Republicans significantly more positive than independents or Democrats
PRINCETON, NJ -- Americans' approval of the way Congress is handling its job is at 12% in February, roughly unchanged since December, and only three points higher than the all-time low of 9% recorded last November.
These results are from a Gallup poll conducted Feb. 6-9.
Americans' approval of Congress has been relatively stable for the last three months, at a level that is slightly below the 14% average congressional job approval rating for 2013, which in turn was the lowest annual average in Gallup's history. Congress' job approval has averaged below 20% for each of the past four years, well below the historical average of 33%.
The record-low reading last November came on the heels of Congress' inability to pass a budget plan, which in turn resulted in the government shutdown. Approval ratings are up slightly from that nadir, but appear to have settled down at continued low levels.
Republicans Rate Congress More Highly Than Democrats, Independents Do
Congressional job approval could have particular relevance in this midterm election year. In February 2010, the last midterm year, approval of Congress was 18%. At that point, Democrats controlled the House and the Senate, which was reflected in a 30% approval rating among Democrats, contrasted with a much lower 13% among independents and 11% among Republicans. In November of that year, the Republicans gained a large number of seats in the House and took control of it in January 2011.
Since then, control of Congress has been divided, although Republicans (23%) this month give Congress a significantly higher rating than independents (9%) or Democrats (7%) do. Republicans also gave Congress a higher rating in January, contrasting with much of 2013, when partisan differences showed a more varied pattern.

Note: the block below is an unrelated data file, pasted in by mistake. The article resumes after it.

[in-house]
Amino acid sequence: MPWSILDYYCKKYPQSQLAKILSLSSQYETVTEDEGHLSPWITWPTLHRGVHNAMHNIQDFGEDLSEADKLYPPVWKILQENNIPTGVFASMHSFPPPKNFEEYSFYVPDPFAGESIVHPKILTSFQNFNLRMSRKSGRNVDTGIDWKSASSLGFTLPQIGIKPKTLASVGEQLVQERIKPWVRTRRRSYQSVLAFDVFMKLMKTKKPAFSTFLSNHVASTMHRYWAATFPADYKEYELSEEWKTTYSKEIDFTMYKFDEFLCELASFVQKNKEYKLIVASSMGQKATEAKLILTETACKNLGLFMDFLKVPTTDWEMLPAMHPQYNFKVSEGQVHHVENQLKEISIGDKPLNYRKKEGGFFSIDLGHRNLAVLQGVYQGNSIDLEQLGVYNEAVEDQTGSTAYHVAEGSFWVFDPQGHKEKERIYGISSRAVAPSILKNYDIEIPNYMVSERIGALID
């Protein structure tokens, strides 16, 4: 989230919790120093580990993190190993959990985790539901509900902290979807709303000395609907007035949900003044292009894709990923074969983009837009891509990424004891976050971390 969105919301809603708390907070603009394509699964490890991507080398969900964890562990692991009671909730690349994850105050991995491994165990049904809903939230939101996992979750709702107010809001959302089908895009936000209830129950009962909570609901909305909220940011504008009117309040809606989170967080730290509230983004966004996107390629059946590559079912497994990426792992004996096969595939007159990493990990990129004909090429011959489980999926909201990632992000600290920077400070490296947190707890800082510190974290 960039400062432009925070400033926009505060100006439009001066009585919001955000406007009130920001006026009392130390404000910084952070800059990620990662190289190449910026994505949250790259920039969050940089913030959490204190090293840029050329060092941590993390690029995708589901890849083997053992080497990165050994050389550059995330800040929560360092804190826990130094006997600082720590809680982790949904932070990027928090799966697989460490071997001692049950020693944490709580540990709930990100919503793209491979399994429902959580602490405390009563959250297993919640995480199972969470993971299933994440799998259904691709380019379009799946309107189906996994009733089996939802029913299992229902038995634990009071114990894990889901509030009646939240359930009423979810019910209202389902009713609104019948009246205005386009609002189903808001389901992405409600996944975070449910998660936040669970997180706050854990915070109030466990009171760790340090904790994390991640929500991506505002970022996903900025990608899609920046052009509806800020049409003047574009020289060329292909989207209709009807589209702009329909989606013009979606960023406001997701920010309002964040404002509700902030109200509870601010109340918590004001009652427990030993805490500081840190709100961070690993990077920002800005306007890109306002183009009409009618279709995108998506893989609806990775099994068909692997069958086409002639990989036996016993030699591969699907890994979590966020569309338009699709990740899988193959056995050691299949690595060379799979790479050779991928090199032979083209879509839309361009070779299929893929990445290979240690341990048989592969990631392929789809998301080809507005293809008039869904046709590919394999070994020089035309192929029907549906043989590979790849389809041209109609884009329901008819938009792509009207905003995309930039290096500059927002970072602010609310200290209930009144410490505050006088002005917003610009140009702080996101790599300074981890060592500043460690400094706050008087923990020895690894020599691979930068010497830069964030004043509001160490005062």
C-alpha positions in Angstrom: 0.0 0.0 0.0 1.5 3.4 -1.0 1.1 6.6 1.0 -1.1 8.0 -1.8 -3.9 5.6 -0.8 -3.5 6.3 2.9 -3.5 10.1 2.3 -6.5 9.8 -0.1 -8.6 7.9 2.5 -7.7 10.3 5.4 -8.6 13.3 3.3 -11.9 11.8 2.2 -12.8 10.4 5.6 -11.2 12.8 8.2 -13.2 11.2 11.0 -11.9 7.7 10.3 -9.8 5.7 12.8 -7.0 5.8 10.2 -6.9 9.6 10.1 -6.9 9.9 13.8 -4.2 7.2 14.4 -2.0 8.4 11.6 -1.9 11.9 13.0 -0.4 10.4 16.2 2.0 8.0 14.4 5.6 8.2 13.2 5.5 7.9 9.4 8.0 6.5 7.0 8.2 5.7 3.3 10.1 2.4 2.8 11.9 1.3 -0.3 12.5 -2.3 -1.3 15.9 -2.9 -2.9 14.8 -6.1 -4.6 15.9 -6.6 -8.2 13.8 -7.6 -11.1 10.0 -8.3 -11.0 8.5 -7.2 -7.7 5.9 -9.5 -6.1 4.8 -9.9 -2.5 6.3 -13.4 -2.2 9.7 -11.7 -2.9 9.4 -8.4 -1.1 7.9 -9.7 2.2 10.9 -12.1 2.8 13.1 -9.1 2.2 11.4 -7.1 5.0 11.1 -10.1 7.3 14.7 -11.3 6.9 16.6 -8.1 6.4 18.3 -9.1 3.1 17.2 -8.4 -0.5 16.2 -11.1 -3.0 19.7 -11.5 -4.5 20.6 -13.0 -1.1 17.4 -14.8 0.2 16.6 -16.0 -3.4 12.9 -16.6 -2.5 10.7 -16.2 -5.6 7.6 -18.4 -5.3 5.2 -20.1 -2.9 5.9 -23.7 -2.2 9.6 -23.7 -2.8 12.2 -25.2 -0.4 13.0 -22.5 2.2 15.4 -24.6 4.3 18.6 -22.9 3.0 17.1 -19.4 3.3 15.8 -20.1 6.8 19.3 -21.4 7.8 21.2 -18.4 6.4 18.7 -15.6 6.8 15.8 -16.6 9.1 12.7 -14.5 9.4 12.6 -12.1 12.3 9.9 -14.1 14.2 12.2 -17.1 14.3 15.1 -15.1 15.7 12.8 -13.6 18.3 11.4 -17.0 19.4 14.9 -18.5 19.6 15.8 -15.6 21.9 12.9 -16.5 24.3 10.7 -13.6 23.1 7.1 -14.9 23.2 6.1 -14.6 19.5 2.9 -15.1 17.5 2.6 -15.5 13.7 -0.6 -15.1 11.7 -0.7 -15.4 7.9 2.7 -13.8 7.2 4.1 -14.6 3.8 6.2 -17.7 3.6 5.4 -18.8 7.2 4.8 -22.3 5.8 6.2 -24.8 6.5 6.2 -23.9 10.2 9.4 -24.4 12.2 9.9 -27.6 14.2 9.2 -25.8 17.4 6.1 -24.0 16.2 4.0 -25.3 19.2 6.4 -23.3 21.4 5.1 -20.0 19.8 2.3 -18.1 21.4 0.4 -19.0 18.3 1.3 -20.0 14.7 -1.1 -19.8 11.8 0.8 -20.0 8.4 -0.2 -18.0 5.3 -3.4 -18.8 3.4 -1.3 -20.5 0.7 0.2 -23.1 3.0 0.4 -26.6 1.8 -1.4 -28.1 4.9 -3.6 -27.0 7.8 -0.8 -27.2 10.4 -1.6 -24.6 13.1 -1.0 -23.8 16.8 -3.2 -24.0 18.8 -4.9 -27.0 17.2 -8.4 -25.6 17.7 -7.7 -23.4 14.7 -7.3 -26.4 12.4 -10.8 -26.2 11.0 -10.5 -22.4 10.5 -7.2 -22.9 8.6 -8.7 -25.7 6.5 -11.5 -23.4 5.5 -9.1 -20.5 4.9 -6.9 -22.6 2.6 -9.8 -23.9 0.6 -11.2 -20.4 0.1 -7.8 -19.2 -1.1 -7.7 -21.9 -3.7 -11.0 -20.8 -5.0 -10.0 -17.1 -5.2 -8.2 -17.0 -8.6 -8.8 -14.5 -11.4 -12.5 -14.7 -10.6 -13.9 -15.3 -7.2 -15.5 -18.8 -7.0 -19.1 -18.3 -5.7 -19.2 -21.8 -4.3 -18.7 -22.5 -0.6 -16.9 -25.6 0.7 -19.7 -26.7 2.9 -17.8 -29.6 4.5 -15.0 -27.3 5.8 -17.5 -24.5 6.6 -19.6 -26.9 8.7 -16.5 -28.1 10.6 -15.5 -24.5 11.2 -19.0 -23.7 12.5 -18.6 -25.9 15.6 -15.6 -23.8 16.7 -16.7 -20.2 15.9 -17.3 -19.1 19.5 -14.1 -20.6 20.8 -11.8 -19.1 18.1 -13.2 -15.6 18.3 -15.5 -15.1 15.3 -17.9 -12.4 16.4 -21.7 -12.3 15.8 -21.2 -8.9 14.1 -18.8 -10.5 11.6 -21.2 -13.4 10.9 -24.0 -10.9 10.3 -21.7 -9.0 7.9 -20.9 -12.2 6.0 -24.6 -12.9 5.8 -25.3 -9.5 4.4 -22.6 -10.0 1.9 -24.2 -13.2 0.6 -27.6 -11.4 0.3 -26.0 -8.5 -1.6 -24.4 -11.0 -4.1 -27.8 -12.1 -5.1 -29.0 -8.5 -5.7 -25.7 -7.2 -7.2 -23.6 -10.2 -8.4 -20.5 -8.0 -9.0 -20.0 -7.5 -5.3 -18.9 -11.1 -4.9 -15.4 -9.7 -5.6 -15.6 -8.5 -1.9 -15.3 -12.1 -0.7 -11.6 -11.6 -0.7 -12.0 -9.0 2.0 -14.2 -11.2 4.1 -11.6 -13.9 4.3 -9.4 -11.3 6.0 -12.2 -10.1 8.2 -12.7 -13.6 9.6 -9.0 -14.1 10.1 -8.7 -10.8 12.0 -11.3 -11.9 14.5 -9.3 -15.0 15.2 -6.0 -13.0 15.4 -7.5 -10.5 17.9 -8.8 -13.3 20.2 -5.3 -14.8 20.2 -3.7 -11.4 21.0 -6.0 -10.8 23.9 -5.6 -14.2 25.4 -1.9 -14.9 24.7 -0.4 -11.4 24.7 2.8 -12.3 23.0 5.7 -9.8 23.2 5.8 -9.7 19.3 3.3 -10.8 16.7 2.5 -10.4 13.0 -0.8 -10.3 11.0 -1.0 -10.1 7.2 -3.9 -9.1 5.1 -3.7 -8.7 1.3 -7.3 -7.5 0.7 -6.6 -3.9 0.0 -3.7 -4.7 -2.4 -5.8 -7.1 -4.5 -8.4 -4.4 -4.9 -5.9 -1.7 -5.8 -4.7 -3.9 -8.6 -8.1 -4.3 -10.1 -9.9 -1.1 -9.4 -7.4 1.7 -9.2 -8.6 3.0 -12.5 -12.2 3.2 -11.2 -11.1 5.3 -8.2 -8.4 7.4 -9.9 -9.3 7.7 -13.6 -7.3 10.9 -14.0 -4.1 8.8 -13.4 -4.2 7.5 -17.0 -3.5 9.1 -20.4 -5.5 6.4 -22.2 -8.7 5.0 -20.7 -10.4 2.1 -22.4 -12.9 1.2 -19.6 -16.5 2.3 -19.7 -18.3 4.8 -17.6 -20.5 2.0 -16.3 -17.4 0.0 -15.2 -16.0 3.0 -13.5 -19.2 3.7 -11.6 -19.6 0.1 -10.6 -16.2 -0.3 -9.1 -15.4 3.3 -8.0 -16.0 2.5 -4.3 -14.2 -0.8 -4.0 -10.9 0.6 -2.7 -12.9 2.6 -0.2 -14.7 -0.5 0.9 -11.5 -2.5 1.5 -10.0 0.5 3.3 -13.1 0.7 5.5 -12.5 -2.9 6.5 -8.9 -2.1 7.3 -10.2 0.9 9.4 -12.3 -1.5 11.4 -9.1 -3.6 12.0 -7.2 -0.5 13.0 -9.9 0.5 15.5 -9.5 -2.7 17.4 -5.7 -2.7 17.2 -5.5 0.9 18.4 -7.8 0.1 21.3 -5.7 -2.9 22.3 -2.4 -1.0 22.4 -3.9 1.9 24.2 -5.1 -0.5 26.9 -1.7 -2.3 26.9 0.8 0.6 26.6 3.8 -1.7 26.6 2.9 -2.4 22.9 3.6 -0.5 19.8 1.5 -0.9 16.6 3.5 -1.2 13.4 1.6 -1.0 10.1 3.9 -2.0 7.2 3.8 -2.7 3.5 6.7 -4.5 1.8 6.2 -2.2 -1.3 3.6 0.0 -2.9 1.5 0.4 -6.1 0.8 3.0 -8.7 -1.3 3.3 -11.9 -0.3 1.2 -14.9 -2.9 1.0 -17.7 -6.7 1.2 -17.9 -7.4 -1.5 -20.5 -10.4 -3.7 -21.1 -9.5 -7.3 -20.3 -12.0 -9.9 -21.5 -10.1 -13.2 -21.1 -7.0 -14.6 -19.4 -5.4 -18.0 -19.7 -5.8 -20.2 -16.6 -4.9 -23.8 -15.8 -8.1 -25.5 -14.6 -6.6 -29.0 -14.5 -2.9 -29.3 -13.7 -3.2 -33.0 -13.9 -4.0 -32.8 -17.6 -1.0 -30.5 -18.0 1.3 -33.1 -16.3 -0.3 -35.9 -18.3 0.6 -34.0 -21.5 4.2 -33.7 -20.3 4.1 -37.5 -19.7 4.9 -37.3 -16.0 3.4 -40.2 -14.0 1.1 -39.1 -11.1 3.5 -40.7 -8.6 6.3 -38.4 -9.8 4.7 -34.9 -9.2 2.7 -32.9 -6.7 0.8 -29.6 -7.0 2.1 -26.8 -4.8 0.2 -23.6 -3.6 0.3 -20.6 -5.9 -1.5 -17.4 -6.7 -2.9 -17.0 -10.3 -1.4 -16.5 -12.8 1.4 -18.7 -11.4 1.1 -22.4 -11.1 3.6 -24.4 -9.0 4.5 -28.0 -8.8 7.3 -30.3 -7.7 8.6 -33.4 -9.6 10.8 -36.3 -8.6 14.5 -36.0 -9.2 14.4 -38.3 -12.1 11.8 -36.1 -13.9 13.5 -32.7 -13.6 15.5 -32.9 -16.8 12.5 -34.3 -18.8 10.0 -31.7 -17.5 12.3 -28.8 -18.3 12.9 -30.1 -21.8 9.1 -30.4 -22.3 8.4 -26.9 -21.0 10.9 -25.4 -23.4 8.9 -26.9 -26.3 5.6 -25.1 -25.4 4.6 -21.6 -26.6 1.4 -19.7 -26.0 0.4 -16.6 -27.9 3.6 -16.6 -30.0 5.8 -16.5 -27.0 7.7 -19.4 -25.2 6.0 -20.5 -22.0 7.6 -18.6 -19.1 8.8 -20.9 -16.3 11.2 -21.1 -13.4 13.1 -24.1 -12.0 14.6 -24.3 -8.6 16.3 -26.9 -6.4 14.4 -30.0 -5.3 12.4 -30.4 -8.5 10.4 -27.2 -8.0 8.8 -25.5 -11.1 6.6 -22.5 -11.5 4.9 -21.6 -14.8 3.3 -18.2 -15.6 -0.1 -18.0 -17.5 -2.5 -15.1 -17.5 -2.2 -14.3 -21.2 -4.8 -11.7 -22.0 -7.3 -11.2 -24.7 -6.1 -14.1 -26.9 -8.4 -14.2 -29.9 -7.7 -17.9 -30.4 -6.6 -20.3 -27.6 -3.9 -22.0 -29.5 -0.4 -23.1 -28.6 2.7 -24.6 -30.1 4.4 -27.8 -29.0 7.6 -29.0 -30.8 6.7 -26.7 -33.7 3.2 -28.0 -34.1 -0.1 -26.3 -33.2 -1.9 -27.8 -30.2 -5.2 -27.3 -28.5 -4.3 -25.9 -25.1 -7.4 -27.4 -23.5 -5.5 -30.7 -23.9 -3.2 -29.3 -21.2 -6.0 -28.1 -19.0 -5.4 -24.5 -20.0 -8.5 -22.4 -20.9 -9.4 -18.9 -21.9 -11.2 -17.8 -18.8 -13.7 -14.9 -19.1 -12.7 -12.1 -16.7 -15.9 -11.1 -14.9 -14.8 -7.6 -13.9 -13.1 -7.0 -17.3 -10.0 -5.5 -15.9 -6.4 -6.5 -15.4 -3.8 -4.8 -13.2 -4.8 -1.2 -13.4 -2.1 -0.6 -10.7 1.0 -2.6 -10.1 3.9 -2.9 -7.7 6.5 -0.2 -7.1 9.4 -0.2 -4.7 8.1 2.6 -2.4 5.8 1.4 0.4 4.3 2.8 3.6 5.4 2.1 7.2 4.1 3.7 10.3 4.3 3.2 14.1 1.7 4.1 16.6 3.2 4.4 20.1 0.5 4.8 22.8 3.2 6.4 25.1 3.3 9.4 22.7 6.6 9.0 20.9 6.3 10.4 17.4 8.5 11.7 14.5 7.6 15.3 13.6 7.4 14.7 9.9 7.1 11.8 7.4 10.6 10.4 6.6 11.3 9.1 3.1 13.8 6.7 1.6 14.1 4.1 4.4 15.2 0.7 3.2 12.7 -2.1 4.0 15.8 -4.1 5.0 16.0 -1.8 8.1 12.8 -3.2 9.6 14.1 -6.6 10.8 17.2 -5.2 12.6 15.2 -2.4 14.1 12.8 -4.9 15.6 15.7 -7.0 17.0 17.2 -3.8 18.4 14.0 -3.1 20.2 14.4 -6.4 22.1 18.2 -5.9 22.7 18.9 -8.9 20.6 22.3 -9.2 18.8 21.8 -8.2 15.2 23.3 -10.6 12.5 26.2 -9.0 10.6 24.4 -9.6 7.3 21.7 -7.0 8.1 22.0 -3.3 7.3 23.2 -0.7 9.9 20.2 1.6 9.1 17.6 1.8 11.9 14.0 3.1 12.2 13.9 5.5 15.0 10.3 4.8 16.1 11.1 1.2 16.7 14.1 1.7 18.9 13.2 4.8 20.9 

Party ratings of Congress fluctuate from month to month, partly because of the smaller sample sizes of each partisan group in each month's survey, but the current margin between Republicans and Democrats is the largest since the GOP controlled both houses in 2006. It remains to be seen whether this uptick in Republican approval will be sustained throughout this election year or is more of a short-term phenomenon.
Americans continue to have low opinions of the job their elected representatives in Congress are doing, one of a number of measures reflecting the general displeasure the nation's citizens have for their government right now. All members of the House and about a third of the Senate are up for re-election this November, but with control of these two bodies in the hands of different parties, it remains difficult to predict how Americans' negative feelings will affect their decisions in the voting booth.
Results for this Gallup poll are based on telephone interviews conducted Feb. 6-9, 2014, with a random sample of 1,023 adults, aged 18 and older, living in all 50 U.S. states and the District of Columbia.
For results based on the total sample of national adults, the margin of sampling error is ±4 percentage points at the 95% confidence level.
Interviews are conducted with respondents on landline telephones and cellular phones, with interviews conducted in Spanish for respondents who are primarily Spanish-speaking. Each sample of national adults includes a minimum quota of 50% cellphone respondents and 50% landline respondents, with additional minimum quotas by region. Landline telephone numbers are chosen at random among listed telephone numbers. Cellphone numbers are selected using random-digit-dial methods. Landline respondents are chosen at random within each household on the basis of which member had the most recent birthday.
Samples are weighted to correct for unequal selection probability, nonresponse, and double coverage of landline and cell users in the two sampling frames. They are also weighted to match the national demographics of gender, age, race, Hispanic ethnicity, education, region, population density, and phone status (cellphone only/landline only/both, cellphone mostly, and having an unlisted landline number). Demographic weighting targets are based on the most recent Current Population Survey figures for the aged 18 and older U.S. population. Phone status targets are based on the most recent National Health Interview Survey. Population density targets are based on the most recent U.S. census. All reported margins of sampling error include the computed design effects for weighting.
In addition to sampling error, question wording and practical difficulties in conducting surveys can introduce error or bias into the findings of public opinion polls.
For more details on Gallup's polling methodology, visit www.gallup.com.